I WAS proud of this country.

If I want to change it back to what it stood for, does that make me un-American or un-Patriotic? If I'm voting and fighting to restore our country to what our Founding Fathers envisioned, do I love the country any less than anyone else? Or do I love it more.

The erosion of American principals in the last eight years has been shocking and alarming. This is not the country I grew up in. This is Amerika, home of the lied-to and land of the frightened. I'd like to help preserve the country we all like to brag about, but right now I live in a country that un-Constitutionally spies on its citizens, controls the press through intimidation and increasingly is marginalizing (or attacking) anyone who isn't a Christian.

I can tolerate a McCain Whitehouse. I will watch it carefully though.

However, if something happens to McCain and Palin is sworn in, I am fleeing this country as quickly as I can get my family out of it.

For those who say "Good riddance," I'm sure that's what the "patriotic" Germans said to those fleeing Germany as the Nazis came to power. However, after a while, citizens COULDN'T flee Germany (see quotes from a Holocaust survivor below). If Palin becomes President, I love this country, but I'm getting out while the getting's good.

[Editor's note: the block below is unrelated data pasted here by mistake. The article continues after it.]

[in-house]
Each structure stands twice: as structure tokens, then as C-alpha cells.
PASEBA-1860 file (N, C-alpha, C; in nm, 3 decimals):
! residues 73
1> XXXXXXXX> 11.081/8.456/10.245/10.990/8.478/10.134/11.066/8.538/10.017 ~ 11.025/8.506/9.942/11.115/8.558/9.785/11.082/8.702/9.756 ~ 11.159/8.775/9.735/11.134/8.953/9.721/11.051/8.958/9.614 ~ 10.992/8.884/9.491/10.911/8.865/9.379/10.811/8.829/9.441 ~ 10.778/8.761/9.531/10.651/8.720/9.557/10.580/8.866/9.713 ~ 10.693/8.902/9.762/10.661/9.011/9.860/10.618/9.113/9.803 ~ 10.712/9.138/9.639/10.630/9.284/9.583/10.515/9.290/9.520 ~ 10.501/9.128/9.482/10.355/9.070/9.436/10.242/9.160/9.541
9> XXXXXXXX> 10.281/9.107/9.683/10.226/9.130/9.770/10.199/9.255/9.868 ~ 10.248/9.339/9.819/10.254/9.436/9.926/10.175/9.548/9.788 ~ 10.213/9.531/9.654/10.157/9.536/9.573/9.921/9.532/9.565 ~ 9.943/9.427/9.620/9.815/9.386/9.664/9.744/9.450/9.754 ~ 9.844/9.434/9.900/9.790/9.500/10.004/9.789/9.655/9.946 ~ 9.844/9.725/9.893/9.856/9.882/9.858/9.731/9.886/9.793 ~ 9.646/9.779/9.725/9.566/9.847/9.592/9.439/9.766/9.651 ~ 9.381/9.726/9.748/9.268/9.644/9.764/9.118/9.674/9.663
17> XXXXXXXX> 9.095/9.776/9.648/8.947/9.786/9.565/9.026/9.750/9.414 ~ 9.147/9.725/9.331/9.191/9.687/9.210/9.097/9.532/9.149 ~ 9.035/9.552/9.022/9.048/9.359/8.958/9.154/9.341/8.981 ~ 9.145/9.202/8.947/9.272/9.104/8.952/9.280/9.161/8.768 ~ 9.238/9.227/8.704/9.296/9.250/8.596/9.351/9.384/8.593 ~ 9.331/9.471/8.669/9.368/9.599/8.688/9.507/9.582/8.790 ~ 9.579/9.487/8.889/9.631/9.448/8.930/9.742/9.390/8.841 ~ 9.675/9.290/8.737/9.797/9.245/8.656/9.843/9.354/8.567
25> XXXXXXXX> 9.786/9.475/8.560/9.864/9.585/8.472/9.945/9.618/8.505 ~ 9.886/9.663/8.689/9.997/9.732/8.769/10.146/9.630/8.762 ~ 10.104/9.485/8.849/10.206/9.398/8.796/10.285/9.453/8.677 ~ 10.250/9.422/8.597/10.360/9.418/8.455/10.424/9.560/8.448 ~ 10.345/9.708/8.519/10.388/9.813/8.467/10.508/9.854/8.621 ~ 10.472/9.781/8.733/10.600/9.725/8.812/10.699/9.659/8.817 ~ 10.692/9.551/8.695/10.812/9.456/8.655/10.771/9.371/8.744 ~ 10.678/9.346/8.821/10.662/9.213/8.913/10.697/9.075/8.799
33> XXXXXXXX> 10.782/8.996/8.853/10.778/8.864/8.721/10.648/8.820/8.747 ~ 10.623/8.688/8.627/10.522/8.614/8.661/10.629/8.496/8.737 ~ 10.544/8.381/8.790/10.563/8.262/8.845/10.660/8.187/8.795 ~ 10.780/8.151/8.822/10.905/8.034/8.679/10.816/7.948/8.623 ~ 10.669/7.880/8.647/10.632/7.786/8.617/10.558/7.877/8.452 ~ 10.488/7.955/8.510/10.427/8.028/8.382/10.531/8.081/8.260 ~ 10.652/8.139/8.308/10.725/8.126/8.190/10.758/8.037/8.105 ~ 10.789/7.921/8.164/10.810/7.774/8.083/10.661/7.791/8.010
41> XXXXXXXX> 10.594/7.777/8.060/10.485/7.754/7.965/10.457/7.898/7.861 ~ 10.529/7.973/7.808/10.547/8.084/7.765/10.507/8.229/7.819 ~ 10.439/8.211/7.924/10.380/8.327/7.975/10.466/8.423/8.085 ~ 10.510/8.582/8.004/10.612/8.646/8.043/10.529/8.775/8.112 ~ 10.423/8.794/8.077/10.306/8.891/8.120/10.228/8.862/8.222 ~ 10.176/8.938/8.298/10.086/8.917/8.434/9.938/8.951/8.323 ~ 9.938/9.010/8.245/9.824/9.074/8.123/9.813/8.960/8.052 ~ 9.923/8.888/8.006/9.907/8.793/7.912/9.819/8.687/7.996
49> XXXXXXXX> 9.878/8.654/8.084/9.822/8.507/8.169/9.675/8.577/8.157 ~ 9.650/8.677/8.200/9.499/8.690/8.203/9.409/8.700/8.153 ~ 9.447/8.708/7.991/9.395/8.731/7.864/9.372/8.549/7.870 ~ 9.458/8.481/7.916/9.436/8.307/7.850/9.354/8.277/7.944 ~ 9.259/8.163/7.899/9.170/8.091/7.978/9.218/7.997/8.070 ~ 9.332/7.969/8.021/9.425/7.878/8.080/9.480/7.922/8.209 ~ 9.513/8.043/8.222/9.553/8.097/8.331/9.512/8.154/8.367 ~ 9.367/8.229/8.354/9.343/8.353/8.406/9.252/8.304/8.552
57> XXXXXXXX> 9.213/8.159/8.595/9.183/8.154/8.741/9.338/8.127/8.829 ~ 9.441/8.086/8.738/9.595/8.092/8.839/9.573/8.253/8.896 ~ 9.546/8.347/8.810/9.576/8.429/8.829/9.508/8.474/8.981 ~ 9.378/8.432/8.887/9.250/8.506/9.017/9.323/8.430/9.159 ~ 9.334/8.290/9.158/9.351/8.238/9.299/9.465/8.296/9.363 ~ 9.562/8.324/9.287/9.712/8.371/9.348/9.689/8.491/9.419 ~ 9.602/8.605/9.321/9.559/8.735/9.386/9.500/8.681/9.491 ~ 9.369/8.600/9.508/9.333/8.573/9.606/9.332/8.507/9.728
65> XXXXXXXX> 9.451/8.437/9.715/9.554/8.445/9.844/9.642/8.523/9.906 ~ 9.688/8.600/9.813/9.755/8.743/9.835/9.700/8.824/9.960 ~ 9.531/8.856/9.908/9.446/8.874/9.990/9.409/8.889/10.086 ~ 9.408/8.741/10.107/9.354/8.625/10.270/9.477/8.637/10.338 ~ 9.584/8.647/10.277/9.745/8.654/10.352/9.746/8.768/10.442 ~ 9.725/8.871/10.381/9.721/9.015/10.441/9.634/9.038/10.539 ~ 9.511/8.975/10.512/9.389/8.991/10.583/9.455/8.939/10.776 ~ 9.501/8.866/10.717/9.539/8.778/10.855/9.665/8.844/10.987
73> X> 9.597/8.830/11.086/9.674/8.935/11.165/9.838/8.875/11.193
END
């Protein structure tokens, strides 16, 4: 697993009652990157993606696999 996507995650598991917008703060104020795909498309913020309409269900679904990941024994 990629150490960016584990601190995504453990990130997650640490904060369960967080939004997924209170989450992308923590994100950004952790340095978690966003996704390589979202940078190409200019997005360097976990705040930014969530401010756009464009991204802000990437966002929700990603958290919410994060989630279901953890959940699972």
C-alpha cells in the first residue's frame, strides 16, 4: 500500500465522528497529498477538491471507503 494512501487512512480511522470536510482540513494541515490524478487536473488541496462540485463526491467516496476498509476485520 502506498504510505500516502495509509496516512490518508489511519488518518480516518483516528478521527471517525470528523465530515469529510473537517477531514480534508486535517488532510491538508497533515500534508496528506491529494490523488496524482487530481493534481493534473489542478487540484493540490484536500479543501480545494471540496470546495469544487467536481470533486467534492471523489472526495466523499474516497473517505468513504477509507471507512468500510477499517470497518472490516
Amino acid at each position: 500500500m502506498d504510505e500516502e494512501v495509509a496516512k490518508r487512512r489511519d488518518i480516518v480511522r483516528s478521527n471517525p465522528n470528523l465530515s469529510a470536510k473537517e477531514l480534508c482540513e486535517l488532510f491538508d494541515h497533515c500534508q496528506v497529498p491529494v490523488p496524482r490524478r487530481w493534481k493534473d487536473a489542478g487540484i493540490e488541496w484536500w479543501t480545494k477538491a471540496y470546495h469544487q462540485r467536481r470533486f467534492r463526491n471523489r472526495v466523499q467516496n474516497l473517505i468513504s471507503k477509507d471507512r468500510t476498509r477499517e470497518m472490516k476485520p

Why I Did Not Leave Nazi Germany in Time

10. Now there was this true tragedy: in the measure that the need to emigrate became evident, in the same measure the opportunities for emigrating decreased rapidly and radically. The American immigration quota was overdrawn, and the consulates handed out waiting numbers that stretched ahead years into the future. The certificates for Palestine sharply decreased because the mandatory power did not want to alienate the Arabs. As far as England itself was concerned, the demand for housemaids -- one of the few ways of being admitted to England, except for a number of children transports -- was saturated. Those countries that sold entry visas asked ever-higher sums, and there were ever fewer Jews who could raise the money.

All in all, long before the German exit door was slammed shut, immigration countries barricaded themselves effectively against the Jews. The causes were economic and social, combined with the fear of displeasing Hitler or outright sympathy with his goals and methods, among them anti-Semitism. By that time, every Jew in Germany spoke his own “Get thee out,” but God did not show him a land.